Opening with “Rera” which was premiered by a few of my compatriots you are taken into Wakasa’s dream like soundscapes that even in their more darker scope such as the second track “Hystricidae”, they still manage to have some form of beauty and mystery seeping inside them. “Rera” is the type of tonal based piece with a multitude of sound sources meshing together like ambience, field recordings, fragments of piano, glitchy bouncing tones and others washed down with static, giving off a dream like feel and a colour to the music. “Hystericidae” sees Wakasa creating long drones and holding them until seem close to breaking while oscillating sounds retreat and return. There is a darkness to the piece that manages to not stray to far in the Dark Ambient direction. “Wood, Tar, Water Fire” in terms of sound balances the lightness of “Rera” and the darker tones of “Hystericidae” while having an innocence and sounding purely Japanese like some of the great works that have appeared before on labels such as 12k like Sawako or Minamo for example. I have to admit being an absolute sucker for this type of music as it tends to encapsulate the styles I like within a single piece. Wakasa also gives it enough of an edge for it not to be too saccharine.
The final trio of pieces: “A Light House”, “Ray” and “Strix Down” have more in common with “Hystericidae” than the other pieces. There is a definite move to darker territories with a swirling cacophony of bell like sounds dominating “A Light House” alongside creaking sounds giving you the impression of a distant boat listing about. With a piece like “Ray” I am reminded of the more recent Wil Bolton works that are largely centred around the use of field recording to build the essence of the pieces. There are elements that are familiar to both the first two tracks, but as if heard from a distance. The way Wakasa constructs the pieces there is a familiarity as the motifs repeat, but there is also the feeling of being stuck in one particular place and not being able to escape. With the albums final track “Strix Down” a pensive mood is created with the piece almost sounding like a reprise of “A Light House” as it has similar sound sources and structures, but while the other piece felt like it was being observed second hand, this time you feel as if things are happy right by you such is the clarity.
“Tranquilo Trasciendo” with its six pieces coming it around at thirty minutes in length is the perfect sort of package as it doesn’t overstay it’s welcome and it offers many different styles, tones and structures to find yourself immersed in. Simply, perfect for me. While the vinyl is sold out, the cd and digital are still available.
“Fourth album by experimental musician Lee Yi for Rottenman Editions. In SSP the artist rediscovers himself facing the darkest part of the music, clinging to sounds that we generally classify as unpleasant, such as noises and saturations created by forcing his 4 track recorder and in turn, creating micro flash of light with small melodies, voices, string simulations and underwater drones. Inspired by those hard feelings we feel every time we look to the mirror, every time we face to Sorrow´s Self-Portrait.”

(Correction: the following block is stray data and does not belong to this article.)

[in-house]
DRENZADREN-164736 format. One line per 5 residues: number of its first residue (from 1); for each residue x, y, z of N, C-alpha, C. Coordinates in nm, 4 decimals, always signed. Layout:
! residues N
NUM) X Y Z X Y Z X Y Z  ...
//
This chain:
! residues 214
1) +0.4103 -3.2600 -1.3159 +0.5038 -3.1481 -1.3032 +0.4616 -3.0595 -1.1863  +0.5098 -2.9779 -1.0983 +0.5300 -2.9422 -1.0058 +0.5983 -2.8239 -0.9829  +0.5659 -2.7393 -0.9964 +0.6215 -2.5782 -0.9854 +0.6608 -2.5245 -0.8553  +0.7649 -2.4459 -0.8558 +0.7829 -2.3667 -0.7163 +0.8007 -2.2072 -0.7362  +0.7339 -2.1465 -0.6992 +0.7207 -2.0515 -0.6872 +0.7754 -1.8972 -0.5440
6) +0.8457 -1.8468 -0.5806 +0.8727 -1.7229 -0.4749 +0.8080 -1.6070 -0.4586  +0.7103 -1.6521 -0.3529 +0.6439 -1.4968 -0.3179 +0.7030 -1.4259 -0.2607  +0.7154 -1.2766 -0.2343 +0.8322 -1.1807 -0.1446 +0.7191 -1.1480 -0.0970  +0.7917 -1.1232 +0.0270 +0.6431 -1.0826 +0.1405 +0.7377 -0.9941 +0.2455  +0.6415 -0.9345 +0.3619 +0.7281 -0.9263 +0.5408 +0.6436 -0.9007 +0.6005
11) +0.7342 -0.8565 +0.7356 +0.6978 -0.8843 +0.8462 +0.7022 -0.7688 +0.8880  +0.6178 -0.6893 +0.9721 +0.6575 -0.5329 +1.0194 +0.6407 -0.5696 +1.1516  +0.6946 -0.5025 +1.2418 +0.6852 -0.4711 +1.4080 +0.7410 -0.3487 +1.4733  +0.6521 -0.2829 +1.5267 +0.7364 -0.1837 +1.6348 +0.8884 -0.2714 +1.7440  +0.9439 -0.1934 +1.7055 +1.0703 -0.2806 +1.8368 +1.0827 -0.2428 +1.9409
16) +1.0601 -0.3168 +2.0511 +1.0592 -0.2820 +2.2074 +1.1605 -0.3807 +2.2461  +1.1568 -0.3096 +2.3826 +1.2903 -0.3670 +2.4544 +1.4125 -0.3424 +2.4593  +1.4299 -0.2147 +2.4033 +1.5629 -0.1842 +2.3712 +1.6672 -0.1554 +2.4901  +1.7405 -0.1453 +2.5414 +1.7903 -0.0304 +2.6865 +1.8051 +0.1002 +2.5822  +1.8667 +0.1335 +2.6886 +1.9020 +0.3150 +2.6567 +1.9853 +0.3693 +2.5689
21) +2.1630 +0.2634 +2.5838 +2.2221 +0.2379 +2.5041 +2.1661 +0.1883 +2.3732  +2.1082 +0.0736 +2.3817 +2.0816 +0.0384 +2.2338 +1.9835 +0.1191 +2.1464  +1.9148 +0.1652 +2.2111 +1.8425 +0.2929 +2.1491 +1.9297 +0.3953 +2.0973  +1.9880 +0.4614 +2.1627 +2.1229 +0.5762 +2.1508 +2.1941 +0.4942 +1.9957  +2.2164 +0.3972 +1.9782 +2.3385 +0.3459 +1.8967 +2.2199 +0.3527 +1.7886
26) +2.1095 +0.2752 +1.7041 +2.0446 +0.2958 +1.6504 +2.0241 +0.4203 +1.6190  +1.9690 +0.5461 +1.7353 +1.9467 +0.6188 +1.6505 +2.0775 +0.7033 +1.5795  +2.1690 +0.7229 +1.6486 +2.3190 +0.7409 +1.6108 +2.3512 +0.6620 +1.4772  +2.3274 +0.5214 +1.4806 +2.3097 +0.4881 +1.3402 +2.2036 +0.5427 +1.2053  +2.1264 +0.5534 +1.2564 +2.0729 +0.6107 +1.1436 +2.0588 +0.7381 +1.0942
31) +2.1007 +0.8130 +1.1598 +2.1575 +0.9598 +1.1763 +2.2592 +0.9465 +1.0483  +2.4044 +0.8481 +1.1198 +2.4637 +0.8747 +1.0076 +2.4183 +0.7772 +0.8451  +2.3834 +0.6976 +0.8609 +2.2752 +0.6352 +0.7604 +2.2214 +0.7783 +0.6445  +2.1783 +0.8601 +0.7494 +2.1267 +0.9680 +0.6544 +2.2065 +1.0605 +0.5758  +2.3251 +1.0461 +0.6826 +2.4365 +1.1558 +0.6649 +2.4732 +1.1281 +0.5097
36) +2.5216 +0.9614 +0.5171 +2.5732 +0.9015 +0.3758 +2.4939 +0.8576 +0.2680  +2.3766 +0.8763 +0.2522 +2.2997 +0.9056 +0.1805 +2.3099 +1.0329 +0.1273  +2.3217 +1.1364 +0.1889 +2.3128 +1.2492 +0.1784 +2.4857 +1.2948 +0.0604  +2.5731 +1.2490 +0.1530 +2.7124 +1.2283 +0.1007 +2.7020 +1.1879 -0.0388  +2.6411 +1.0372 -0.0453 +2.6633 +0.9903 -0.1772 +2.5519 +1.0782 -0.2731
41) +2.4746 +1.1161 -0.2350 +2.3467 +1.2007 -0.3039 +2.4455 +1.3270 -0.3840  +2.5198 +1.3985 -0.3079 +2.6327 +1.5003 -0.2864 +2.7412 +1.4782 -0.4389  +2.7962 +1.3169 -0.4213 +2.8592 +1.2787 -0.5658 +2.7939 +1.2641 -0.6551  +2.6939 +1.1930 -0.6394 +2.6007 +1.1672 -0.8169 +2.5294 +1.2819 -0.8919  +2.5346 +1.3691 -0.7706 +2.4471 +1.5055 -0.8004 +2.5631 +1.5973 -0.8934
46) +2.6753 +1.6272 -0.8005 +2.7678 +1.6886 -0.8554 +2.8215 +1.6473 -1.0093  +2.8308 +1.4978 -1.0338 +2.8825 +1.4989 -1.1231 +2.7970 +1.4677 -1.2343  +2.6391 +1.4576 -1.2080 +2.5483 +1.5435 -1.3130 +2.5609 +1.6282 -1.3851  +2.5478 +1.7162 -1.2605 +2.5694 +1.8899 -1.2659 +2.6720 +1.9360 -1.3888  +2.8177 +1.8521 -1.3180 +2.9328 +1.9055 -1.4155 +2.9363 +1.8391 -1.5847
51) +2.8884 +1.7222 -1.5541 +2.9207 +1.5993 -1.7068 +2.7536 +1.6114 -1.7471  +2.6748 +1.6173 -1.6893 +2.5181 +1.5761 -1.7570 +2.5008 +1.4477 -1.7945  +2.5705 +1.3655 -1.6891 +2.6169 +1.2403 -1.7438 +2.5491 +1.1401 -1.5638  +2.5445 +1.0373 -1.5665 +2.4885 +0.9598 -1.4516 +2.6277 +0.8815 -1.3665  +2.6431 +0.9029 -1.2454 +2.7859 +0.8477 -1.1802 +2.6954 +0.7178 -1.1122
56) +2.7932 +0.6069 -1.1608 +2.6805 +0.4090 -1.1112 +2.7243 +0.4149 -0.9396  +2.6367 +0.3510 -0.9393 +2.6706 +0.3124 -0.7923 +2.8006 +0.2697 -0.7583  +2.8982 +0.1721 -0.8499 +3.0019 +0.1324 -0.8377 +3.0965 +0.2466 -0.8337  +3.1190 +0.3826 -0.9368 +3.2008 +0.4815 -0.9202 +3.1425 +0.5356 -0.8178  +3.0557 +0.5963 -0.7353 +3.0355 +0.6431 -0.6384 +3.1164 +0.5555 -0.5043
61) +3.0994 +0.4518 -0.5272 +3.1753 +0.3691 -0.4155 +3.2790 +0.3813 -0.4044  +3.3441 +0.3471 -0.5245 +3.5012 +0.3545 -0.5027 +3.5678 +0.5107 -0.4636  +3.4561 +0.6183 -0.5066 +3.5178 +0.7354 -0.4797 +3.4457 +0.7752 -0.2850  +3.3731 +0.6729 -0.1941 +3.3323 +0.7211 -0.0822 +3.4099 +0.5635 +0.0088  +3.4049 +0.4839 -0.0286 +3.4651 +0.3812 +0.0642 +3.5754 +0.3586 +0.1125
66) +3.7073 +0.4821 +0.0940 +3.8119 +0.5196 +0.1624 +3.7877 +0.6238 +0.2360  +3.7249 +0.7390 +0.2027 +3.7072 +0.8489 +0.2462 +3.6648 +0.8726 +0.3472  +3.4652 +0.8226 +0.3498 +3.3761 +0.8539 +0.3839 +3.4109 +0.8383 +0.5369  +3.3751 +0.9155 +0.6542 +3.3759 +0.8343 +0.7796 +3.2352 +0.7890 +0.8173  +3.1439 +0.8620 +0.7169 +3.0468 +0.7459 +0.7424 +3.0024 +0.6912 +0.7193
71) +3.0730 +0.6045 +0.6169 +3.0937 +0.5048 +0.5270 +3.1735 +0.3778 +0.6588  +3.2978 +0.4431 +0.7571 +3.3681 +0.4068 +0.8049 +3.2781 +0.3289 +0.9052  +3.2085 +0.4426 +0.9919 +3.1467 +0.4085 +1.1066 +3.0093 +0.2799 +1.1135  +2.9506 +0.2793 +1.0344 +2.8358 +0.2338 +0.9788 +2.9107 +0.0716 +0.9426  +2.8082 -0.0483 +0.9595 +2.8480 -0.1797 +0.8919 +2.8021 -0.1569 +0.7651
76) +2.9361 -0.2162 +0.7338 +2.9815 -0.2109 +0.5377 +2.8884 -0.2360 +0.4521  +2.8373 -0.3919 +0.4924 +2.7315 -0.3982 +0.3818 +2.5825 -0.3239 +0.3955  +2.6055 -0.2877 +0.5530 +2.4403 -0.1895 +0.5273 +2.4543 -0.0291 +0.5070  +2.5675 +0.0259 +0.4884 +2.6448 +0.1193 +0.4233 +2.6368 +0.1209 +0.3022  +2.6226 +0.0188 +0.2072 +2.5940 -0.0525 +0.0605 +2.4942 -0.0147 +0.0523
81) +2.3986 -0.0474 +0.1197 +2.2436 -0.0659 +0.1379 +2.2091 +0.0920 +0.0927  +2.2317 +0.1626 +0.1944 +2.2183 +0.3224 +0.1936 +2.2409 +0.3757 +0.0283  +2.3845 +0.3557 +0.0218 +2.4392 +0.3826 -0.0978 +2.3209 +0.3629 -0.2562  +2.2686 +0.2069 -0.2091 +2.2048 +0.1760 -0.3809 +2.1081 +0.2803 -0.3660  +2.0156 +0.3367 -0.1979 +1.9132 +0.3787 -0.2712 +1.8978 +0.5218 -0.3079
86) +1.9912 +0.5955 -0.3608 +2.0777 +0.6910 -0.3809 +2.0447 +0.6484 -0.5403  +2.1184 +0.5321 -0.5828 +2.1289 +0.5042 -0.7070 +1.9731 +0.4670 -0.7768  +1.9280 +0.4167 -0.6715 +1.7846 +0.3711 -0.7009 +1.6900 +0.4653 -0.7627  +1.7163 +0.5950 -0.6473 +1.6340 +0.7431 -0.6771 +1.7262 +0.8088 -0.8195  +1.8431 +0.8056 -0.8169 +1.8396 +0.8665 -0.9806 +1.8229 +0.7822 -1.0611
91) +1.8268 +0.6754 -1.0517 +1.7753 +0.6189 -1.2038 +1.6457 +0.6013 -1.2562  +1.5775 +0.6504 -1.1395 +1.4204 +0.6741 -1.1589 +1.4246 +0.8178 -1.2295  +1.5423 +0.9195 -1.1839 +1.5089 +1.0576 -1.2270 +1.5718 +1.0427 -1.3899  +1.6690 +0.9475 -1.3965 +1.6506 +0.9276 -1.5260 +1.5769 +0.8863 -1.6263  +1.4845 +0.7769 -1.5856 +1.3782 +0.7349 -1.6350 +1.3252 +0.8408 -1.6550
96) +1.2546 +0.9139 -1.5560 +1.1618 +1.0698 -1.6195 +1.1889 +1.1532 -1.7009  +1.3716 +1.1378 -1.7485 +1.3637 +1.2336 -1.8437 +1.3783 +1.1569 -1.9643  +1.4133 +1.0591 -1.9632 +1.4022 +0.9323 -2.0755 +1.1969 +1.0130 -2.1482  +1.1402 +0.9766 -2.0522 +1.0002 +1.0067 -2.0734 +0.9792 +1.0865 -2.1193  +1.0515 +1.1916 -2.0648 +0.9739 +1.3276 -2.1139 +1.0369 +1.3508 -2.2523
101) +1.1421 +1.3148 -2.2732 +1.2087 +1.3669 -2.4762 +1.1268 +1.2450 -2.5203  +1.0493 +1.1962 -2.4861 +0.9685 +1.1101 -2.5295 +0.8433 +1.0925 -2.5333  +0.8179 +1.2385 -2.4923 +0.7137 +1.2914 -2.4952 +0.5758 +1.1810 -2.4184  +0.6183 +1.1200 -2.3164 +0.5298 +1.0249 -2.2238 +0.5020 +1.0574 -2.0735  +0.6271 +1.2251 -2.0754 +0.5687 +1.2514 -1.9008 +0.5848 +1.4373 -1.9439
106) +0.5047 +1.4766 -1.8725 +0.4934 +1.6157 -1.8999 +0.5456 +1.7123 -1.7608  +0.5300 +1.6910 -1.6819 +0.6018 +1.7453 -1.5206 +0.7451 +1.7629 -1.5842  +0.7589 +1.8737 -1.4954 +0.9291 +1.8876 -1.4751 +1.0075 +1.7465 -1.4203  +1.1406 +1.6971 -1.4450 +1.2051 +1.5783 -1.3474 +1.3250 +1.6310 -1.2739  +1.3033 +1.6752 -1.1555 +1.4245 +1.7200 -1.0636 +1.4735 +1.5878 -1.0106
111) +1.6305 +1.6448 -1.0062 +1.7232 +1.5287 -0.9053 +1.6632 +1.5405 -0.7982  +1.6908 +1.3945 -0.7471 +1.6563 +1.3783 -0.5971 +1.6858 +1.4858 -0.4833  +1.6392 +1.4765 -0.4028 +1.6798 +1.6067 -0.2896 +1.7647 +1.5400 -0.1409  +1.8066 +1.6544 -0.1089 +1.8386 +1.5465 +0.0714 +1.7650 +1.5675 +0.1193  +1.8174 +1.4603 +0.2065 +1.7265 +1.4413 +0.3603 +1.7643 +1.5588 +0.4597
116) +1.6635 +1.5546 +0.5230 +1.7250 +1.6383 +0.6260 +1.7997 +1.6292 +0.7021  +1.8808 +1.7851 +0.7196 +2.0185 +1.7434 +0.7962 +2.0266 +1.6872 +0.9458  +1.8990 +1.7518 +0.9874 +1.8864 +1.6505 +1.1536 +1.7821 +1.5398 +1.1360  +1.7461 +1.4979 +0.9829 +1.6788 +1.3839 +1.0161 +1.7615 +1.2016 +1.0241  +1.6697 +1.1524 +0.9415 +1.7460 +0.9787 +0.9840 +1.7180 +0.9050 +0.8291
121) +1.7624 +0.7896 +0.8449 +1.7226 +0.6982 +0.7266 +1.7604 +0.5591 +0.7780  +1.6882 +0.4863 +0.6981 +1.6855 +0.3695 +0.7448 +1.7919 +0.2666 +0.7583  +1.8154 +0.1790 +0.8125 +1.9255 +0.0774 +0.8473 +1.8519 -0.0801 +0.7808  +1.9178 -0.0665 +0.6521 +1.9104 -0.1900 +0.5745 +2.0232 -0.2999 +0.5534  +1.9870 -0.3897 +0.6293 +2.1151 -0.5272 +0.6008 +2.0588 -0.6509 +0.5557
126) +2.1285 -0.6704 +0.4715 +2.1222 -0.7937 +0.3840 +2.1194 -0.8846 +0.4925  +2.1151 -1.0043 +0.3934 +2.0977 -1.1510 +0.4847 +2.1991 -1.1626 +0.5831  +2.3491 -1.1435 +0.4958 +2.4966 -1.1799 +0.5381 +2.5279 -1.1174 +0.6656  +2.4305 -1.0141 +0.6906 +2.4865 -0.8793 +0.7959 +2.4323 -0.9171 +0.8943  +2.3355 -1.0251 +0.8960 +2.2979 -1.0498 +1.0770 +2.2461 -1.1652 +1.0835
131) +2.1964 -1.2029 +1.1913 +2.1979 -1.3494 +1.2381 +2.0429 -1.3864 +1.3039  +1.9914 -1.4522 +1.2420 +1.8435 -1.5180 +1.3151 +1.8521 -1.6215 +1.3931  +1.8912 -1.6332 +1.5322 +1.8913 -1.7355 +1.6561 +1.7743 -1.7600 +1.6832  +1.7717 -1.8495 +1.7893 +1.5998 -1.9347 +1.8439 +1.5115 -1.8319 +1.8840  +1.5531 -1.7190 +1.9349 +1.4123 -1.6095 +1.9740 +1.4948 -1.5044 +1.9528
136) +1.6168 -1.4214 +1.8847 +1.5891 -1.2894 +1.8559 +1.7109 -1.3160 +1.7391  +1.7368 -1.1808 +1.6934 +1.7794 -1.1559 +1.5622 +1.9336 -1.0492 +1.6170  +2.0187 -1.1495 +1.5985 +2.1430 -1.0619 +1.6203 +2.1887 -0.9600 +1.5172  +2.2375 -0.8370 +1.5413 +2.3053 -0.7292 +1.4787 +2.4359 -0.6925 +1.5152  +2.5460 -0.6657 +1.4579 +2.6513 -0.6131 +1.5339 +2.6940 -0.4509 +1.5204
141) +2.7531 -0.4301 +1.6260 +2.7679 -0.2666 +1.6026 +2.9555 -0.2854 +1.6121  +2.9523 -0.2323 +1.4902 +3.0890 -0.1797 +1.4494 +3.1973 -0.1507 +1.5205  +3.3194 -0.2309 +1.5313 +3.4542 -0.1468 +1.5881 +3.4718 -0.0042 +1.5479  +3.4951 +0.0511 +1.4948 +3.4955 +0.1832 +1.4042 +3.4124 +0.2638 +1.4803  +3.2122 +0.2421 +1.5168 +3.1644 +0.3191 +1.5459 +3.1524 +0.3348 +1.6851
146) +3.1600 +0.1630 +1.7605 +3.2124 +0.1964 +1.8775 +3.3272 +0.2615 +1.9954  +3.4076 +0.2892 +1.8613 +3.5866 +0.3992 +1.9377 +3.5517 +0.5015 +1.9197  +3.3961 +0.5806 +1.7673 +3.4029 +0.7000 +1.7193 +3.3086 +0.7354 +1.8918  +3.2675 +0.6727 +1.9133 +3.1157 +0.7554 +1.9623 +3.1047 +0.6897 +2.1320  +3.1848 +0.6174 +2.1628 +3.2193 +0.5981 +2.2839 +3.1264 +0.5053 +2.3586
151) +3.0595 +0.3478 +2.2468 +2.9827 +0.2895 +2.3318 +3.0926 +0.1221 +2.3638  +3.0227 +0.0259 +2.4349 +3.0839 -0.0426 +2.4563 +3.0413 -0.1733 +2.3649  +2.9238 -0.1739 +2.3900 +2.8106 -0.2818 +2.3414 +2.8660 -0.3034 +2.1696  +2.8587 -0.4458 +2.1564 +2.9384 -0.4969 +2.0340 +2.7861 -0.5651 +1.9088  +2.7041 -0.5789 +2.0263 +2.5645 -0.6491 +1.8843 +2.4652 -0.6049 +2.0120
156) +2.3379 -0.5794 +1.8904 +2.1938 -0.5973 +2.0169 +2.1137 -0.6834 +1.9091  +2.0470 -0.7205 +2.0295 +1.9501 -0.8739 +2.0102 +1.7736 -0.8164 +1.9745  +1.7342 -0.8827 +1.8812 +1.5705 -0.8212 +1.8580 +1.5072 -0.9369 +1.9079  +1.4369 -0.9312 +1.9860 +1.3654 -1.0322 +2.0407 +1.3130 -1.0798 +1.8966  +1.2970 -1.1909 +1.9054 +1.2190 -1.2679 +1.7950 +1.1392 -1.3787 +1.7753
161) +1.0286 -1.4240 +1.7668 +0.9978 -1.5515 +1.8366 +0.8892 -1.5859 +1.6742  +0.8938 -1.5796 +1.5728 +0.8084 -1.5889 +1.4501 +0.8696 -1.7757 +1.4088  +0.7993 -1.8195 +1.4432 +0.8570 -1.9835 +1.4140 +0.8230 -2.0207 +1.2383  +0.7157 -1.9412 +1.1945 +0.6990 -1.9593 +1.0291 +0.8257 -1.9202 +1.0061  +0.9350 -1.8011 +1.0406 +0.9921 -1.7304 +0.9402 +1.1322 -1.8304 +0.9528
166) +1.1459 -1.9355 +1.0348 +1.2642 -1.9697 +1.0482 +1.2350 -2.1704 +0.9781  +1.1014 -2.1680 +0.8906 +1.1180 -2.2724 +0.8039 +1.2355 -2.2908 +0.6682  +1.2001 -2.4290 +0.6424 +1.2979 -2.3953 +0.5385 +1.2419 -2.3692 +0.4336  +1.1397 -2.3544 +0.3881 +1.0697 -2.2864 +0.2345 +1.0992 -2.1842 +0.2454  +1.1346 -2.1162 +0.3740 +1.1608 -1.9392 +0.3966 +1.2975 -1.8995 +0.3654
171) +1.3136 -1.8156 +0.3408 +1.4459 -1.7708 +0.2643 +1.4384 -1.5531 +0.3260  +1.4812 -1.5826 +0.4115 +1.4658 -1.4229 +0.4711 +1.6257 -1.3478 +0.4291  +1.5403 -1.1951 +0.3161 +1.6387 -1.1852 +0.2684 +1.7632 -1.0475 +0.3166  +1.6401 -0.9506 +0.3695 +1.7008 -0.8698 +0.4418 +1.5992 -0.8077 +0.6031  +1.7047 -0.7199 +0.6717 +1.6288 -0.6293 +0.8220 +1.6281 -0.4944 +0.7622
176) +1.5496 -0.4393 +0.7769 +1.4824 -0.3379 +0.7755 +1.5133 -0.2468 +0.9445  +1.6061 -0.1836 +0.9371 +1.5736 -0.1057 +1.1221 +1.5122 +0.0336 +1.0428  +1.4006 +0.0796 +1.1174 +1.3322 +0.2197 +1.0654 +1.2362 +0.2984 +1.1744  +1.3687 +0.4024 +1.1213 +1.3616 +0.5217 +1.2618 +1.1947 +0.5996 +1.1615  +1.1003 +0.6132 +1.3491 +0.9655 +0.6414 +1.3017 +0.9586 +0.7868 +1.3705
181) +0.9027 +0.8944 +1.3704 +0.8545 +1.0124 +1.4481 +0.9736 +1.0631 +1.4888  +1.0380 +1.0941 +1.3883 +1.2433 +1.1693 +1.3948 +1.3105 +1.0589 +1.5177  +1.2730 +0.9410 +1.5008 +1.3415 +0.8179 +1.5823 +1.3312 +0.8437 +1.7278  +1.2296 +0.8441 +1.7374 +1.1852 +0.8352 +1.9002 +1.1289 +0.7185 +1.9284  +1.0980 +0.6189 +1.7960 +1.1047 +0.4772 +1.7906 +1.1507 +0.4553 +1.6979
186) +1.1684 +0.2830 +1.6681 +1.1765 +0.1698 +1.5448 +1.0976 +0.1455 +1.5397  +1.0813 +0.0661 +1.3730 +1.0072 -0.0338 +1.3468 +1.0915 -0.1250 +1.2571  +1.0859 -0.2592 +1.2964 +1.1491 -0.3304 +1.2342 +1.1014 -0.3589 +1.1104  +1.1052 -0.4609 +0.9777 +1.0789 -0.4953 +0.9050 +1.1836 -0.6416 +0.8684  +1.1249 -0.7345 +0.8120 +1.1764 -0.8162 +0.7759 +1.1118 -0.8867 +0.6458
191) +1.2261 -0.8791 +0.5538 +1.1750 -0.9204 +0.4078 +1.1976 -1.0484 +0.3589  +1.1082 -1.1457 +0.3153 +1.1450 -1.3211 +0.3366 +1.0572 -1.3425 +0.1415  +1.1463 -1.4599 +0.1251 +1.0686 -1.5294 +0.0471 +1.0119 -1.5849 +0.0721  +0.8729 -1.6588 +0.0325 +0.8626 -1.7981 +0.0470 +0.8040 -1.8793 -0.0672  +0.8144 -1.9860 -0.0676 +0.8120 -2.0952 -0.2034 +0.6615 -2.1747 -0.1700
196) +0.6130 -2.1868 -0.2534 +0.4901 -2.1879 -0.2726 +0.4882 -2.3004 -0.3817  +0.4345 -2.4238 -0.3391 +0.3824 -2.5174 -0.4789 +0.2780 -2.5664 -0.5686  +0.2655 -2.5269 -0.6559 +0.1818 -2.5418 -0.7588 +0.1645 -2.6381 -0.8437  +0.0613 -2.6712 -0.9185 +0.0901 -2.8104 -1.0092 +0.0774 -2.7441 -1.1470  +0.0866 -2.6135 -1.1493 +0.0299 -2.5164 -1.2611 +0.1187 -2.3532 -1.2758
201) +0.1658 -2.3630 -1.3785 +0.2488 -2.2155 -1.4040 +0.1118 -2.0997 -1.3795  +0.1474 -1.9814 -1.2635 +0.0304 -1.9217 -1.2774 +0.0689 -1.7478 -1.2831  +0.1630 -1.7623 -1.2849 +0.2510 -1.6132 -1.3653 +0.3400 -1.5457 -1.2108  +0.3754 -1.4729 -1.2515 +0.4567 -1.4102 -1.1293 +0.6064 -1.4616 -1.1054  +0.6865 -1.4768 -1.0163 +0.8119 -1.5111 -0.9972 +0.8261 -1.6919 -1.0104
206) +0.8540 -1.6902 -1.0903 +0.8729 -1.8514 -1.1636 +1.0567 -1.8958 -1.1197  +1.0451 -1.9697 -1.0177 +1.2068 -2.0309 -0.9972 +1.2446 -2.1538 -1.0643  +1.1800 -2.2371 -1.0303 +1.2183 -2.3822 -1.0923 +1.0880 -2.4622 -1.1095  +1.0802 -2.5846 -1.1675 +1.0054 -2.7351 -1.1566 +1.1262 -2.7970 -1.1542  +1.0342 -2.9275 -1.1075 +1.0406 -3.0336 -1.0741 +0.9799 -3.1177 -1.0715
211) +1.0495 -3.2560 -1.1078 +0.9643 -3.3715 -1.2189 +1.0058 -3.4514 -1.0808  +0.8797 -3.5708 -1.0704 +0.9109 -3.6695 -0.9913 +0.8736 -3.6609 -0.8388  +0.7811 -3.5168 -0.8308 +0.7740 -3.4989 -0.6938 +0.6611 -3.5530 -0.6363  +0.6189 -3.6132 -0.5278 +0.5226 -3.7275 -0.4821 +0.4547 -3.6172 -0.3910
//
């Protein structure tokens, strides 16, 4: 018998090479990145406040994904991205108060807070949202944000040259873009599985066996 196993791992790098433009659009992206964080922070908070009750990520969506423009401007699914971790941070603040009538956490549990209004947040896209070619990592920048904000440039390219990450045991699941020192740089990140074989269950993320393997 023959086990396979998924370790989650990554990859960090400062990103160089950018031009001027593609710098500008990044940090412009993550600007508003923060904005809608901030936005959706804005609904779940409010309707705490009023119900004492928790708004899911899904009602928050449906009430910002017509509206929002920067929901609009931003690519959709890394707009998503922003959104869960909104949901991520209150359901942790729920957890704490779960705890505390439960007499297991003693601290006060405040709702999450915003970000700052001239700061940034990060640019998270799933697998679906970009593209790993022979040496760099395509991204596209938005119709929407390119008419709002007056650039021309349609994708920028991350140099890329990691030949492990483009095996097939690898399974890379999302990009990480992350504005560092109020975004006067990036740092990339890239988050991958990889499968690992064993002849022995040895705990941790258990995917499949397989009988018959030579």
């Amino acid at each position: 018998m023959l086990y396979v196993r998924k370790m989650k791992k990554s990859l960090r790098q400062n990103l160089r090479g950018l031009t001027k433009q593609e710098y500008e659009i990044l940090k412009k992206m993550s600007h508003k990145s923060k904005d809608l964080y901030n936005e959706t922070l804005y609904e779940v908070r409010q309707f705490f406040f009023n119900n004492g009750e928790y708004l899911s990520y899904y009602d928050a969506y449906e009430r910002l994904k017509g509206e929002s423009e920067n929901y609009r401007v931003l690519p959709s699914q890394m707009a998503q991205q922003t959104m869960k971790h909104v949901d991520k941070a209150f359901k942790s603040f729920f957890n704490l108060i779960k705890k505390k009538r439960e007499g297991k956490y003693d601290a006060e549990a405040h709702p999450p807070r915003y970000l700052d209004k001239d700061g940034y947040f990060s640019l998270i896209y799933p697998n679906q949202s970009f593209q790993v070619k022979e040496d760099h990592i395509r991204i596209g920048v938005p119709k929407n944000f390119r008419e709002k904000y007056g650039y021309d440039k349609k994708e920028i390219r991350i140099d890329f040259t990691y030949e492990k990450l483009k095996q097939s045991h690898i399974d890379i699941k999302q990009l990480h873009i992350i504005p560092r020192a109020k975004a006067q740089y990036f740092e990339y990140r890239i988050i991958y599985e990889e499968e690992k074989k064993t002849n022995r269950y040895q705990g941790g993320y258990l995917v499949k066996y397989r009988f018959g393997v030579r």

Lee Yi finds himself back on the label with his last solo release under the name Eyoko. While that particular release didn’t really do it for me, purely on the case of it verging into noise spheres that are not my thing, “Sorrow’s Self-Portrait” is more to my liking as it fuses together some of the styles that have permeated through Yi’s individual and group projects (such as the aforementioned Dear Sailor and Emilía). If you were to make comparisons to his previous solo work then it would be a mix of “Dissimilar Lake Pigments” and “Yoso” where he leans towards a more degrading sound palette.
Initially you get the feeling that the album is a bit stark, but it is once you pull back the layers and focus on the sounds that the textures and tonalities reveal themselves to you and show the music to be multi dimensional. The opener “Yelling!” reminds me of a noisier take on the vignette style of Emilía while it’s follow up piece “Crestillina” sounds almost Post Metal meets Electro industrial with its heavy (an melodic) riffs, breathy vocals and distorted percussion. Degradation and field recording rule the roost of “Apostasía” while “Consequential Damage” ,”Schizoid” and the title track have a power electronics meets experimental sound art feel about them.
“Sub-stances” and “Morphine Like Effects” bring us closer to the styles explored in Emilía verging on more drone like sounds while encompassing a certain amount of darkness and menace and being able to move through moods during their relative short duration’s. Indeed the opening of “Morphine Like Effects” feels like an Emilía outtake before ever so slightly verging into Yi’s more current sound influences. The seventy-three second “Butterfly Skin” concludes the album returning Yi to proto Post Metal Industrial soundscapes with a vignette style that makes it more of an intro or is that an outro considering it’s position on the record?
If you were to take this record in isolation you may think the Yi is going through a transitional phase or style in his music, but then when you bring Dear Sailor into the picture you just realise that there are many styles and techniques that he is comfortable in using and pursuing in his music. If you like the music of Emilía and noisier tropes, then this might be for you.